U.S. CitiesCity-Data Forum Index
Go Back   City-Data Forum > General Forums > Retirement
 [Register]
Please register to participate in our discussions with 2 million other members - it's free and quick! Some forums can only be seen by registered members. After you create your account, you'll be able to customize options and access all our 15,000 new posts/day with fewer ads.
View detailed profile (Advanced) or search
site with Google Custom Search

Search Forums  (Advanced)
 
Old 06-14-2019, 08:26 AM
 
71,463 posts, read 71,629,249 times
Reputation: 49027

Advertisements

Quote:
Originally Posted by ysr_racer View Post
Whether I take it early or not, has no effect on my day to day living expenses. I still have to pay for utilities, HOA, insurance, property taxes, food, gas, vacations, clothes, taxes... whether I take it at 62 or a 162.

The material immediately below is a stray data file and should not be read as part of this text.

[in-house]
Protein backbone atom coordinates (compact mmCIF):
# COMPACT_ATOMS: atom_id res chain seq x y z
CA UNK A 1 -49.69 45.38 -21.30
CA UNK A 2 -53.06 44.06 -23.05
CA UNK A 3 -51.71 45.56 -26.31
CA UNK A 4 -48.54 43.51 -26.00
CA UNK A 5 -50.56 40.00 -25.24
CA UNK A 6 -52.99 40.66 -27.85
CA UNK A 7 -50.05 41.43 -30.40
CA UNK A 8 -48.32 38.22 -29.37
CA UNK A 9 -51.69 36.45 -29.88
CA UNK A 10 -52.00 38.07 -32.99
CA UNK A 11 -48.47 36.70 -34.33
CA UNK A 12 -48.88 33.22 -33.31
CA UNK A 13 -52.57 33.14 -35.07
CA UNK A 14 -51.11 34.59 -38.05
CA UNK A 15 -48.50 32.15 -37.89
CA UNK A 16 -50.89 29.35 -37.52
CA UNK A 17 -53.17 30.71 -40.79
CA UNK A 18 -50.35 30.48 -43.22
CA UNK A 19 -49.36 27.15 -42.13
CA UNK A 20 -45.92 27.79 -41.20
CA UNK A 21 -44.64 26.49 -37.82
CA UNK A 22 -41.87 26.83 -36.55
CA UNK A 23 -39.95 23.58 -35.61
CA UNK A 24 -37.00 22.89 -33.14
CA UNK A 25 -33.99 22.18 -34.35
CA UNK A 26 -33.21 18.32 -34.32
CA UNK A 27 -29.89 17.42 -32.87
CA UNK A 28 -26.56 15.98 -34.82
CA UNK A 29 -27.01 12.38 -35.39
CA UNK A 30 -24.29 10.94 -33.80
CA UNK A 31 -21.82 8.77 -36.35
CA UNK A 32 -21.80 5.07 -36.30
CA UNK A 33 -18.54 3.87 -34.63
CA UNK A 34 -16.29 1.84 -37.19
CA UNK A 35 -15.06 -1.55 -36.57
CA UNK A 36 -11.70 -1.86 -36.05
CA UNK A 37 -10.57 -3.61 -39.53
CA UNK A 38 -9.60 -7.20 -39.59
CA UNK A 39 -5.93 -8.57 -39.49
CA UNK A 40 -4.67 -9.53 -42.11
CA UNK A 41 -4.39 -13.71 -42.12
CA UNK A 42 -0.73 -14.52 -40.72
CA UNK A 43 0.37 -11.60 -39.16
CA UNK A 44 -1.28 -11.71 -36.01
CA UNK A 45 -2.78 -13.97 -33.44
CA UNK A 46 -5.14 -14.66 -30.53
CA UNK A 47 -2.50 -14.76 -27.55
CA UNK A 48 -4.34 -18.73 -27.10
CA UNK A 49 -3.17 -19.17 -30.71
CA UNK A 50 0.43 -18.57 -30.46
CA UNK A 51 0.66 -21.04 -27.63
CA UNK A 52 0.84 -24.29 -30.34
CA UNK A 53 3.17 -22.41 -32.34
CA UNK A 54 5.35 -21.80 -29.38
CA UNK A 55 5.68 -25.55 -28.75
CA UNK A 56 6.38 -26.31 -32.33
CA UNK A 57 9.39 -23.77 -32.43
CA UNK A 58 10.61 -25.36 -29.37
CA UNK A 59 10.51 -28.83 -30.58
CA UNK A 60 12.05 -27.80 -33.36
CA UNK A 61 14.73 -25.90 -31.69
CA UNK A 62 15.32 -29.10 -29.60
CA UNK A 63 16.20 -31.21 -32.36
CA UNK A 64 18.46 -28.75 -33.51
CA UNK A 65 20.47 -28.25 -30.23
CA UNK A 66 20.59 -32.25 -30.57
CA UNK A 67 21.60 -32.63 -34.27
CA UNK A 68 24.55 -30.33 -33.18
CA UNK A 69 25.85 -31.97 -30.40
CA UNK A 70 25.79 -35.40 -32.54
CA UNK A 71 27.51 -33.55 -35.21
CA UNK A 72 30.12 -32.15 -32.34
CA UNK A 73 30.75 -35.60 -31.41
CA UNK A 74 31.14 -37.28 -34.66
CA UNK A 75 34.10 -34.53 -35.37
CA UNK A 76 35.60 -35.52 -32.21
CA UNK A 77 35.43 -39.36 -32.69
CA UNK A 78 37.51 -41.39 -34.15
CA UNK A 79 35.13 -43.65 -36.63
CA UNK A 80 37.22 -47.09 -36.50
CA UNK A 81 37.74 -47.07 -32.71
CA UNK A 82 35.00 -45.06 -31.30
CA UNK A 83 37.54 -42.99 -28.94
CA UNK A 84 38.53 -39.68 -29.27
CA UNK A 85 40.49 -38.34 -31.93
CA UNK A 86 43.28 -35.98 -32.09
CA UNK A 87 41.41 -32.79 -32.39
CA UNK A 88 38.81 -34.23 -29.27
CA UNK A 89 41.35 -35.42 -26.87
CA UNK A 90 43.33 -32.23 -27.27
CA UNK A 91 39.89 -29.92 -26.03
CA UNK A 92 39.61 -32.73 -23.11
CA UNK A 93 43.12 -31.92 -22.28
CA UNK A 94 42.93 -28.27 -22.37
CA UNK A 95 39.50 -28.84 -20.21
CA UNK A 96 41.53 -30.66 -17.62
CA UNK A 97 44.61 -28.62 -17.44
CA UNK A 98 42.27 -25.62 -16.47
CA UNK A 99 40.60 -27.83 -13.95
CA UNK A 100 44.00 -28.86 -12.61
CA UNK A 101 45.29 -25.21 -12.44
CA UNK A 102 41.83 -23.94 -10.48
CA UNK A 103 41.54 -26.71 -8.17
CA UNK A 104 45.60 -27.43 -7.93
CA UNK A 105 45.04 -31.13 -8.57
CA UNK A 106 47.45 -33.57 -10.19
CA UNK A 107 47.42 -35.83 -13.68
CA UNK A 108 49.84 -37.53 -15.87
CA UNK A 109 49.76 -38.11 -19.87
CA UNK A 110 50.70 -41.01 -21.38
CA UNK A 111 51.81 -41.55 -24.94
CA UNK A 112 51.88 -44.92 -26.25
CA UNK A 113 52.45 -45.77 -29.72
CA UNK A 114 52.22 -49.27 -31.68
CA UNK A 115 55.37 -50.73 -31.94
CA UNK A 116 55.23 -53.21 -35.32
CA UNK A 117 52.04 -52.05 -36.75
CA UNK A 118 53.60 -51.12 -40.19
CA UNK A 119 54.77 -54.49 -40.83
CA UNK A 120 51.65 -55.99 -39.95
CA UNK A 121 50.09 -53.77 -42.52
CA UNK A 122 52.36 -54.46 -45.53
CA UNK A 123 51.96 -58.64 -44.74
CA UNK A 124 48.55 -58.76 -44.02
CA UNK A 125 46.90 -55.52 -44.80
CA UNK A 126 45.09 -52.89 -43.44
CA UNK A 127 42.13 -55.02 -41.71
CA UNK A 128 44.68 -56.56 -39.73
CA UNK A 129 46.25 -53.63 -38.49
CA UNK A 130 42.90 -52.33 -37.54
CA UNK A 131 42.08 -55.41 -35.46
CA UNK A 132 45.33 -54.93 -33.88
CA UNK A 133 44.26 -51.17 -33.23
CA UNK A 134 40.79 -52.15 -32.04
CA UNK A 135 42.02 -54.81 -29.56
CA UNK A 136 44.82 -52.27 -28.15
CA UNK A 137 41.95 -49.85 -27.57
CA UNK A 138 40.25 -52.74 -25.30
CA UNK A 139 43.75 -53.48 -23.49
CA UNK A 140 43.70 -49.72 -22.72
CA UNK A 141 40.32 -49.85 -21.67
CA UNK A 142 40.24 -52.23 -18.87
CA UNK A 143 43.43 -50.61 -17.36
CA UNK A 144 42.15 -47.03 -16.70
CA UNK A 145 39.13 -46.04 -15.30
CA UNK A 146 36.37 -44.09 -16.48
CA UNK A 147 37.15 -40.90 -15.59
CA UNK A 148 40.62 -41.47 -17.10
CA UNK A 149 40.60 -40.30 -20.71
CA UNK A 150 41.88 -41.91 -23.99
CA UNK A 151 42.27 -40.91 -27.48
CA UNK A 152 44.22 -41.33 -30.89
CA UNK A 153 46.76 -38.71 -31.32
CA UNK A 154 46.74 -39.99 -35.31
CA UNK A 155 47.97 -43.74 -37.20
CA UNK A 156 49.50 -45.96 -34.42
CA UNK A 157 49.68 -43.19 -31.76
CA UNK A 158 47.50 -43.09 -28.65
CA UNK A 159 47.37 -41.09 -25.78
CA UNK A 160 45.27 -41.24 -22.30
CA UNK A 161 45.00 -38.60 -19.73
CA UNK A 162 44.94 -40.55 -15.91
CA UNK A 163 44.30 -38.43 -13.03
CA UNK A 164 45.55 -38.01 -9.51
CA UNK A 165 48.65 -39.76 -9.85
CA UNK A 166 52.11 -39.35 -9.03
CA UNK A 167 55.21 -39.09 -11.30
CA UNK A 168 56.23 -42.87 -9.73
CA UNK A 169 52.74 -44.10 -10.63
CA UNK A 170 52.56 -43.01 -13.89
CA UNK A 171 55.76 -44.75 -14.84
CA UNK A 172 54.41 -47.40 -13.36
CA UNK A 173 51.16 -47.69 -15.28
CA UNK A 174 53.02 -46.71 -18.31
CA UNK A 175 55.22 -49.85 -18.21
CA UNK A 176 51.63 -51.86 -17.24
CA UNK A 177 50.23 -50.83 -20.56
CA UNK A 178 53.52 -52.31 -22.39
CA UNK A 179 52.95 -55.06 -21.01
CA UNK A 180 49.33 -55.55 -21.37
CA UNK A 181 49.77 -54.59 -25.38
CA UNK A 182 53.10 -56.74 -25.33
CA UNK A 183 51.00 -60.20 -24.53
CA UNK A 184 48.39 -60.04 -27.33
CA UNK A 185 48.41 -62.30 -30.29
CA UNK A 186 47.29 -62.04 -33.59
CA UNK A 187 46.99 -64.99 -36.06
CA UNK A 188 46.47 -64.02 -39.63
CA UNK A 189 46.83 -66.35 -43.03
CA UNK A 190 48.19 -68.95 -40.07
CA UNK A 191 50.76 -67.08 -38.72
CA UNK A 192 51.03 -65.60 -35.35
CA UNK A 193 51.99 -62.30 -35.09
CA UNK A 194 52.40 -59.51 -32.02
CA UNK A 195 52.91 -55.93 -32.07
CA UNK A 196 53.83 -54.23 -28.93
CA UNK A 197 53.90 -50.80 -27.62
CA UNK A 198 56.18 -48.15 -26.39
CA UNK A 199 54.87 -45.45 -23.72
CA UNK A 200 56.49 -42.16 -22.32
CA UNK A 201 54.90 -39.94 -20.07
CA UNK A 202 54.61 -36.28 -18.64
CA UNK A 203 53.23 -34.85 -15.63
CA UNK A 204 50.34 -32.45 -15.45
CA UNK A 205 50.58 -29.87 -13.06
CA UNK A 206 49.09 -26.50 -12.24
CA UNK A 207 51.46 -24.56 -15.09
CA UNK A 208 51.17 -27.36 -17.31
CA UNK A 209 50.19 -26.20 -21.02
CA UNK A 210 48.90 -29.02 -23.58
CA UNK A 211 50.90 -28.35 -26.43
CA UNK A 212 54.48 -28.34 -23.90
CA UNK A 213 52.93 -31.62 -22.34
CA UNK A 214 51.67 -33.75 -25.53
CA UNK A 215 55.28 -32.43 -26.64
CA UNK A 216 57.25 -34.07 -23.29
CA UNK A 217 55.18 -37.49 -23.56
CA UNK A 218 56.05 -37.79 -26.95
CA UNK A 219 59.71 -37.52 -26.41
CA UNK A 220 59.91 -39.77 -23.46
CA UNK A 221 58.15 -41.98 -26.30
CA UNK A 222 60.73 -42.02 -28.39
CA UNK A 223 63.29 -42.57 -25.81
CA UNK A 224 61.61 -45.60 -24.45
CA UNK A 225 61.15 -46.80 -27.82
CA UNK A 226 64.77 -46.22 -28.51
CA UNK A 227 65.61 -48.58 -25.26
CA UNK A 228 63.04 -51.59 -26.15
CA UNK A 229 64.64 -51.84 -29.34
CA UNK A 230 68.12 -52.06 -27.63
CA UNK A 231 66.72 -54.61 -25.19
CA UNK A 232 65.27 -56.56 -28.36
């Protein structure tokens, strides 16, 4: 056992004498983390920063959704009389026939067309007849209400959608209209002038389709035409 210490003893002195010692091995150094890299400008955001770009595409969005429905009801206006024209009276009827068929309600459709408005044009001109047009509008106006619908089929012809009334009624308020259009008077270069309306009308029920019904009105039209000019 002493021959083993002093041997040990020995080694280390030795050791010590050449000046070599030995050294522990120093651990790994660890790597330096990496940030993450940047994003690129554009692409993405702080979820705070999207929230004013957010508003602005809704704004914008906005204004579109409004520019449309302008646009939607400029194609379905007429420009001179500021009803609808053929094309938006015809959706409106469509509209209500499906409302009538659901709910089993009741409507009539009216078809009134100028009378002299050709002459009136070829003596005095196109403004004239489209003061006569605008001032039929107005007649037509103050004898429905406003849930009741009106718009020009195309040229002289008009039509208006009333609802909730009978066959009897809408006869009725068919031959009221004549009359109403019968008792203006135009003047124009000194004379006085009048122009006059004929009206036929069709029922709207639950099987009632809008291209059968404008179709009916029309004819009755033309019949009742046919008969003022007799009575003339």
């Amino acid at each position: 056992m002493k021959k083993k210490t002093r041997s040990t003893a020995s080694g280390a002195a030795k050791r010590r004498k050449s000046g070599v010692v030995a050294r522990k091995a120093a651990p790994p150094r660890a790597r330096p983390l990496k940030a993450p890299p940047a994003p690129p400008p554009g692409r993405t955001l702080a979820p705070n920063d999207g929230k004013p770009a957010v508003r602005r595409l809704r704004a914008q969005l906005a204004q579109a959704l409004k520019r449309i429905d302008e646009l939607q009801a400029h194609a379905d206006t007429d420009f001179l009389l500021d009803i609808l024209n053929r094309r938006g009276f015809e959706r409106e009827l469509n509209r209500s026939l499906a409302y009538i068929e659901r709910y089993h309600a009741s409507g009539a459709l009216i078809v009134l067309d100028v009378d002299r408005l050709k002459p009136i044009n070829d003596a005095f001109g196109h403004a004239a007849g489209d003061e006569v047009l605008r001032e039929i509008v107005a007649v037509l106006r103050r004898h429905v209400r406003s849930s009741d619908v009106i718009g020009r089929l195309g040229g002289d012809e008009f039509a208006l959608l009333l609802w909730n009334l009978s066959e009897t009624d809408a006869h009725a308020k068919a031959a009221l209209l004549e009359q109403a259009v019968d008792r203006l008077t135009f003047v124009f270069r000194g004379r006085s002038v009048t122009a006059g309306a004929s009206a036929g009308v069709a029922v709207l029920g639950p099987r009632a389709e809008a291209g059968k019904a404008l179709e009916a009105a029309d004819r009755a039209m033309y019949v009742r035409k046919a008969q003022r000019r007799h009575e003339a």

well it does matter .... if you delay you need to get the money to live from somewhere , so you are either spending down invested assets or money that could be invested if you had that ss check in hand. that has a big effect on break even if that is what you are trying to see .

Last edited by mathjak107; 06-14-2019 at 08:35 AM..
Reply With Quote Quick reply to this message

 
Old 06-14-2019, 08:27 AM
 
71,463 posts, read 71,629,249 times
Reputation: 49027
Quote:
Originally Posted by HeelaMonster View Post
Mathjak, I hate to get into the weeds (though I suppose we are there already!?).... but this has me thinking about how these two approaches might intersect, and eventually collide. I am not finding clear answers so far, in my reading.

My question is whether these two strategies work against each other, once you reach a certain point? That is, will the capital gains from that taxable brokerage account raise your income to the point you lose that opportunity to draw down IRA (in a no tax or low tax manner)? Or conversely, at what point does drawing down that taxable IRA kick you up to a place where you lose the capital gains advantage?